RE: RC paper longevity

From: joachim oppenheimer ^lt;>
Date: 11/06/04-10:51:07 PM Z
Message-id: <>

I think we are in essential agreement: fiber based is superior and we are
arguing about degree of superiority. I can discount my own experiences and
judgment as I may be faulted for possible procedural inadequacies, but I
recall at least one confirmatory study on the subject in my files I could
ferret out with time-consuming effort. In regard to a sample of own
experience, I published a book in 1990 with 32 photos where I had used RC
paper, properly fixed and well washed and subsequently well stored. Six
months ago, in anticipation of a second edition I examined these photos and
they showed some of the expected deterioration after about 12 years in dark
storage. Similarly stored fiber based prints in the same environment (some
for years longer than the RC prints) have been fine. While this does not
qualify as a controlled study, I am satisfied that RC loses out over time.
Would I use RC again? Yes, for this purpose - but not for exhibition or on
my walls. Joachim

  -----Original Message-----
  From: Jack Fulton []
  Sent: Saturday, November 06, 2004 9:42 PM
  Subject: RC paper longevity

  Joachim's assessment of RC paper photographic prints is not quite correct.
however, fiber based paper is better for longer term and physical beauty.
  Properly exposed, processed and washed, the standard longevity is about 75
years. i write this after having received this past week the "Draft Photo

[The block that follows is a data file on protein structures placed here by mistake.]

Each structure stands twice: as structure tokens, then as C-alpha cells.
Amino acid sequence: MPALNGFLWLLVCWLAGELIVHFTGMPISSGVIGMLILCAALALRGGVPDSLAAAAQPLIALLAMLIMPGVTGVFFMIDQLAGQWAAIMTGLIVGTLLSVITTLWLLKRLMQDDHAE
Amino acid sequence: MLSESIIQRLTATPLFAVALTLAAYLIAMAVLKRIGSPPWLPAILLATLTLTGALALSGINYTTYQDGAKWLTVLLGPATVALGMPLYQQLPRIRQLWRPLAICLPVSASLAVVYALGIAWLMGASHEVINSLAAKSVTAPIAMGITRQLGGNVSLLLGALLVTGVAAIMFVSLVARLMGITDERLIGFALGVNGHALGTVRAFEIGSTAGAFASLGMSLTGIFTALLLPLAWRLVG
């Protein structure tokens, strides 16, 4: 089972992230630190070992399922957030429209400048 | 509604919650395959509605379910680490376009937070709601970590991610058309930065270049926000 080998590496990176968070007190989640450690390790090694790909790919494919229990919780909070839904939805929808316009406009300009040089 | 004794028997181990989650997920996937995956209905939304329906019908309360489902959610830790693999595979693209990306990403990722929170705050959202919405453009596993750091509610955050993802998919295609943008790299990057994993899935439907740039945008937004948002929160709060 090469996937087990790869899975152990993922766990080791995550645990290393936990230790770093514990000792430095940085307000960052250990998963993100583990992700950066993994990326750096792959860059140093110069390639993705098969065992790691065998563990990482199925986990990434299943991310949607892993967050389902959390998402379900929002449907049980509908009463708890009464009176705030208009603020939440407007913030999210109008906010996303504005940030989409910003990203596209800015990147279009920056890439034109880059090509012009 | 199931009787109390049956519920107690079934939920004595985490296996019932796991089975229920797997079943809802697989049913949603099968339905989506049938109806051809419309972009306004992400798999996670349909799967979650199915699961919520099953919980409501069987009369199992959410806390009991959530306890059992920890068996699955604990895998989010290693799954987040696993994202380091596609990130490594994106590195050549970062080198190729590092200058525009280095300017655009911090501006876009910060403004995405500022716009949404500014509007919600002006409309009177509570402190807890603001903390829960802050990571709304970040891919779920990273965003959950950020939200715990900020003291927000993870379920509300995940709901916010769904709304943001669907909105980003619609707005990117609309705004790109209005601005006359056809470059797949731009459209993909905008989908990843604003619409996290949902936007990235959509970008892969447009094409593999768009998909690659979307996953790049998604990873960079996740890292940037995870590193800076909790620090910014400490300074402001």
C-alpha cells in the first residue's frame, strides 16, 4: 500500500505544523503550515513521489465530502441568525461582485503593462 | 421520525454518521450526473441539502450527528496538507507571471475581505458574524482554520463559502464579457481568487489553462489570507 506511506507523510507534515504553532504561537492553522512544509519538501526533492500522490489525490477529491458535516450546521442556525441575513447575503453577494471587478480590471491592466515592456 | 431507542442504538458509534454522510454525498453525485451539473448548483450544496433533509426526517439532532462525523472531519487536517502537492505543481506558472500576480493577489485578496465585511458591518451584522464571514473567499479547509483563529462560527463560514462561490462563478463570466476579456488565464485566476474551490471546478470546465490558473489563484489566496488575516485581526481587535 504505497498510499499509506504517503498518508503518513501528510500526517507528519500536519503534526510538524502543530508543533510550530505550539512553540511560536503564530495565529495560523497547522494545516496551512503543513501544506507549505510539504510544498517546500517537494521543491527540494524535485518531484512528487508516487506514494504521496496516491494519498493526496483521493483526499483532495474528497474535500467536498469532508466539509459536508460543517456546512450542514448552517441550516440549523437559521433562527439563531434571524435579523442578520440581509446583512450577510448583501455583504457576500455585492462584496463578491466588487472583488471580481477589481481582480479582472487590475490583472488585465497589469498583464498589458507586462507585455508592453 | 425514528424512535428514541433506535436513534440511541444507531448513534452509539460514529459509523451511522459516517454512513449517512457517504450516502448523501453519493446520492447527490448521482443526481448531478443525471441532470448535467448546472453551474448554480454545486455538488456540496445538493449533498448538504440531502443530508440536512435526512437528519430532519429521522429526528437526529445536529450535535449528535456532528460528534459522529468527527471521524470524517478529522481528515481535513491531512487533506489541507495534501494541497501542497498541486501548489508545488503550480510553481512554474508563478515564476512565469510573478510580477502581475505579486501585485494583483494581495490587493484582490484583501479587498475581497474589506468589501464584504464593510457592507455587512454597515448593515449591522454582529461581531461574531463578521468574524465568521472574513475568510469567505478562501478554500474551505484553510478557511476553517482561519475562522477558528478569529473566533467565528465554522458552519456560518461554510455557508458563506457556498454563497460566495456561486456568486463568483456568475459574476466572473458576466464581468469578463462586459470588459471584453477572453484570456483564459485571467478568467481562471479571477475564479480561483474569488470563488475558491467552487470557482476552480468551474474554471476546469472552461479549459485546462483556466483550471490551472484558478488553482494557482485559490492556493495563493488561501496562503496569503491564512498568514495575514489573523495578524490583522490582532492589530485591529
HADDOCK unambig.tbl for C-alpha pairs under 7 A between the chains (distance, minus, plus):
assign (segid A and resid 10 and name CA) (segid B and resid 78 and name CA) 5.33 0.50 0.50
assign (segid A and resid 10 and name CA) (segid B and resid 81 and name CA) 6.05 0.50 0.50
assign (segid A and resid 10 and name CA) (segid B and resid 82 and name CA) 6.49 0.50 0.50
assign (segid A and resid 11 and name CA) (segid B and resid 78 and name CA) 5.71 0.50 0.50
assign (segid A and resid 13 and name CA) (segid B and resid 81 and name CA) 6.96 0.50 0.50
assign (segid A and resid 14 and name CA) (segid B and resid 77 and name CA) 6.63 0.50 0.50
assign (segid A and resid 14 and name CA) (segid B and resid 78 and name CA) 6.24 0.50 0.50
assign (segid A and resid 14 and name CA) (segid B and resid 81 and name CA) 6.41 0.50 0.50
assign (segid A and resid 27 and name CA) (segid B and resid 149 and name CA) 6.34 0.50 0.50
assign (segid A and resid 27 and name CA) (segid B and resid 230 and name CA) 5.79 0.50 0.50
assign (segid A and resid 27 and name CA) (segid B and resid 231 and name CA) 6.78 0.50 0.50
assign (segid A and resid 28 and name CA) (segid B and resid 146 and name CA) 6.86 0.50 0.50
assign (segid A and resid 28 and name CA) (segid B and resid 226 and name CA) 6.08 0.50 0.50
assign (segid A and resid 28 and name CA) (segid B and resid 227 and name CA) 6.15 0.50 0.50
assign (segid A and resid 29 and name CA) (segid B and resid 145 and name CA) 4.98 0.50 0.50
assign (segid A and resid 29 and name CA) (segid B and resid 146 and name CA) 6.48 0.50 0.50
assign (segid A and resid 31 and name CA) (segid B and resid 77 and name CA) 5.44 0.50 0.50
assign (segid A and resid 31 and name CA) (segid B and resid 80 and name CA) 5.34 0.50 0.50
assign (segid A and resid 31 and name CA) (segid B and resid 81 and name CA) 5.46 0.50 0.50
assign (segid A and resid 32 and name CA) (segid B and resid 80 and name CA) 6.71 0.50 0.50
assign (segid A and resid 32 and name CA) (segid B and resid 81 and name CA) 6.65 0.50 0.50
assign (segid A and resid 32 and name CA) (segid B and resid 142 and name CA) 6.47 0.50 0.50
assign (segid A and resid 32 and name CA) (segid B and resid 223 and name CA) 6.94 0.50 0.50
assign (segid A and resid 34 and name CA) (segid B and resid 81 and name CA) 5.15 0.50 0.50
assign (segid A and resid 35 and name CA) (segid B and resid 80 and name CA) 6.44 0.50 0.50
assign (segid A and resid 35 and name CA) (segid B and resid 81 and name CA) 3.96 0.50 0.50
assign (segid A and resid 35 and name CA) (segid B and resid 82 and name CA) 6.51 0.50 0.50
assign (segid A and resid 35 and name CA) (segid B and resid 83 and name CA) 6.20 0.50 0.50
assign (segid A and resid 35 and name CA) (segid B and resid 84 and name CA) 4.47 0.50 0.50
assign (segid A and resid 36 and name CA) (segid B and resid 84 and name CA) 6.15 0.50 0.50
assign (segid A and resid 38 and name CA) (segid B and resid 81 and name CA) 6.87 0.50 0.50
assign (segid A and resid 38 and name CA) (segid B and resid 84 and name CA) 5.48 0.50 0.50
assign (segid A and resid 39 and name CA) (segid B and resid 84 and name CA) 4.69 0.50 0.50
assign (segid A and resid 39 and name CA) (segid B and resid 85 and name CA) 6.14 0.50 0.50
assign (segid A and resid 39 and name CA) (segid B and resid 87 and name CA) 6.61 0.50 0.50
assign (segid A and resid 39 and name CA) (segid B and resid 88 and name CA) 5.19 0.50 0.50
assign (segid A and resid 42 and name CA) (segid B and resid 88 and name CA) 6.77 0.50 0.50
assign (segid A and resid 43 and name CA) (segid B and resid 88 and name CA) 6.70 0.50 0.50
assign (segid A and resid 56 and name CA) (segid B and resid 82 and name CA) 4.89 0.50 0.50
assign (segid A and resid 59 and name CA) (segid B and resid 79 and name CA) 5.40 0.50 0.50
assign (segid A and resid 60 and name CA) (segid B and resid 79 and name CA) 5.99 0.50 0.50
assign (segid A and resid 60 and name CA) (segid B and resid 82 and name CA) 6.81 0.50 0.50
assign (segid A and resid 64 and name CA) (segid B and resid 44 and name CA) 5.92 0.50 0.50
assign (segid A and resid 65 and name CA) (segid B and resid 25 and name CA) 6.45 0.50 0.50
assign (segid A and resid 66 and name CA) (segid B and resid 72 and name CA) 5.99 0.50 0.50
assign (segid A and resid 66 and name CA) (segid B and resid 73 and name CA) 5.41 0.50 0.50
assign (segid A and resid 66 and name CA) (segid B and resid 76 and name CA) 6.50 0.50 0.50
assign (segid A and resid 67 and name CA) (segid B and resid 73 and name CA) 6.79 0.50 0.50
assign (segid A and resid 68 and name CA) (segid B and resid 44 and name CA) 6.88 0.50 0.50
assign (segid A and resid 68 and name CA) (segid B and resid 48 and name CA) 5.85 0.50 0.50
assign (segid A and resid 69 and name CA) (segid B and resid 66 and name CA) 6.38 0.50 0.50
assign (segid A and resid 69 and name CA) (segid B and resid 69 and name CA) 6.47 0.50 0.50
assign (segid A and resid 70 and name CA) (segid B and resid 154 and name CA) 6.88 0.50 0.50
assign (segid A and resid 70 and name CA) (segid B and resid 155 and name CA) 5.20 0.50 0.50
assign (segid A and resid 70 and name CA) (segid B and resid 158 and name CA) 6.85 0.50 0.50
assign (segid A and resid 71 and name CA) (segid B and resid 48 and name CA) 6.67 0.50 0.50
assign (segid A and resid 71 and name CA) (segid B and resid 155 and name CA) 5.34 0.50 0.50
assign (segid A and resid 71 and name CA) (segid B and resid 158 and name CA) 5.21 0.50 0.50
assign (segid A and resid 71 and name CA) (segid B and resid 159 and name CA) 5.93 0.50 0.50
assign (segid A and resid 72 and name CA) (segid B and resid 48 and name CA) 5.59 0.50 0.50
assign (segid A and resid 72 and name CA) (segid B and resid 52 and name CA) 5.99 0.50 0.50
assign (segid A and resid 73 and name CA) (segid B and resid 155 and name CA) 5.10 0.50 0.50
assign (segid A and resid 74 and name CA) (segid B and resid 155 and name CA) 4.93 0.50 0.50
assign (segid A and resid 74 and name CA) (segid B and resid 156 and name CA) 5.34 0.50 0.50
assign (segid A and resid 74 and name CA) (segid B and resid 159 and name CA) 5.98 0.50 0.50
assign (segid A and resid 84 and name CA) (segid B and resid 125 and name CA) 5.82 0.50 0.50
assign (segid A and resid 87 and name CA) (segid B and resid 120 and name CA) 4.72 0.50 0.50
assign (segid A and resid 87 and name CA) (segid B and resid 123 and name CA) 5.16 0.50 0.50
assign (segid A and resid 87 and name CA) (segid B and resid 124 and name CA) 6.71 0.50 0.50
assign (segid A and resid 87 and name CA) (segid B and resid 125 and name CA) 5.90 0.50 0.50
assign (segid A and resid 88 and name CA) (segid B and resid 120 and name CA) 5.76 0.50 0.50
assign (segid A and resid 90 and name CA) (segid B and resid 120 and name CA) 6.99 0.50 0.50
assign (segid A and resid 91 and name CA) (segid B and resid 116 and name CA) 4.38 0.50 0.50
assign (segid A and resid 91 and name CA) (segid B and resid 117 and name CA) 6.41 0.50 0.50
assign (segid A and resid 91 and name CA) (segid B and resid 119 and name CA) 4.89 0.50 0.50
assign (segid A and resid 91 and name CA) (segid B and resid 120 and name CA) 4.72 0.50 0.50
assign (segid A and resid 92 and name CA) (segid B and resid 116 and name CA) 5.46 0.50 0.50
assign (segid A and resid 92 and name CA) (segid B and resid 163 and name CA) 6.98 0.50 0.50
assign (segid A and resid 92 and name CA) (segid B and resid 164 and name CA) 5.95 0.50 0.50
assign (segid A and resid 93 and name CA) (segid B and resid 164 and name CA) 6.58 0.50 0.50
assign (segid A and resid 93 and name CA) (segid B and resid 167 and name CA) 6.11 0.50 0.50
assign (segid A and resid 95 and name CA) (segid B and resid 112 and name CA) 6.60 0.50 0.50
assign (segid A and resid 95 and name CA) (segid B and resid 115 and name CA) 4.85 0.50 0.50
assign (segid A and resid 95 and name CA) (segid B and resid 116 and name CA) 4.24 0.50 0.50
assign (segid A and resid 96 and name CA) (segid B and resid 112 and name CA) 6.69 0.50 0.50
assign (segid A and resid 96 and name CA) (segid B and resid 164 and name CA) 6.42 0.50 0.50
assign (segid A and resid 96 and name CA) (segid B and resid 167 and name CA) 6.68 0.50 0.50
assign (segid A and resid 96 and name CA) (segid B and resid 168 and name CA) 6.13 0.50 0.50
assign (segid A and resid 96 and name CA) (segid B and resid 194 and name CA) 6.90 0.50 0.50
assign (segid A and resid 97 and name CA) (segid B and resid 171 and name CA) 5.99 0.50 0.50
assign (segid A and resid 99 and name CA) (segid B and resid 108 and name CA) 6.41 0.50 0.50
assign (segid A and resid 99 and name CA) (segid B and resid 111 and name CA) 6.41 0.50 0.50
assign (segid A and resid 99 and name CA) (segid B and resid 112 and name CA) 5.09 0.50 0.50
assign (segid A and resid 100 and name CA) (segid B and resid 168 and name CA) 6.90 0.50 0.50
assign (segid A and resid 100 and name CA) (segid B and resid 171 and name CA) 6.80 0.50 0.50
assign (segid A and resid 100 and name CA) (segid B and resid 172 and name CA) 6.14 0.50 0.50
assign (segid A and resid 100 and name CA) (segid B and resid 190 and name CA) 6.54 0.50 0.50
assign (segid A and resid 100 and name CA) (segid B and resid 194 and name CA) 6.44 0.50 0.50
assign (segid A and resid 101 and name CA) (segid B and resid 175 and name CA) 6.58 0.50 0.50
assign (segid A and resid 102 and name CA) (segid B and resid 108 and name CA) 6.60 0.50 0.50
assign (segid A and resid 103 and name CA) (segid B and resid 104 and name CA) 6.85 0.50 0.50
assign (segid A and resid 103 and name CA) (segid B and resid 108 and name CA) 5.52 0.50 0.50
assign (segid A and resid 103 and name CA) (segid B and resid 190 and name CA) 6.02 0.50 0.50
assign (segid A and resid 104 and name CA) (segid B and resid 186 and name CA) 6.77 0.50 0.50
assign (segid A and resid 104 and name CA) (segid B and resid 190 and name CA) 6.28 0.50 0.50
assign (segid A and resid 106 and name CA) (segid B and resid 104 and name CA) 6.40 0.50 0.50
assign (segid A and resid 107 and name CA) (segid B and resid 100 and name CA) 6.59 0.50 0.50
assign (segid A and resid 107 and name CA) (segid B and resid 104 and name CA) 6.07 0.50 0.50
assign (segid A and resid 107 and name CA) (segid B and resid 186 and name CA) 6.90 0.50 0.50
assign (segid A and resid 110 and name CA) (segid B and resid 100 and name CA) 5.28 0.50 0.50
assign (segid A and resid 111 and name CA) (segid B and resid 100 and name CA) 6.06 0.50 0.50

Policy" from the "National Register" and "National Historic Landmarks
Survey" as I do a little bit of photography in this context.
  In this draft report it states: "Any type of black-and-white photographic
print expected to last seventy-five years or longer before showing signs of
fading, discoloration, or other forms of deterioration will be accepted.
This standard approximates the minimum expected longevity of black-and-white
photographs printed on resin-coated (RC) paper, which the National Register
and National Historic Landmarks Survey have accepted since the early
  They further state that digital images meeting the seventy-five yar
standard will be accepted. In addition, they say no chromogenic image on
paper meets the standard though implying further technology may change that.
  Jack Fulton

  On Nov 6, 2004, at 4:58 PM, joachim oppenheimer wrote:

  Good luck. Variable contrast plasticized papers are an excellent learning
experience and the resultant prints may be useful for reproduction in
publication, but be warned that they are not suitable for long-term storage
or display. They deteriorate gradually and noticeably in a few brief years.
It is possible that there is something new in the field that I am not aware
of , but I doubt it. Use fiber based graded papers for best long-term
results. Joachim.
Received on Sat Nov 6 22:51:21 2004

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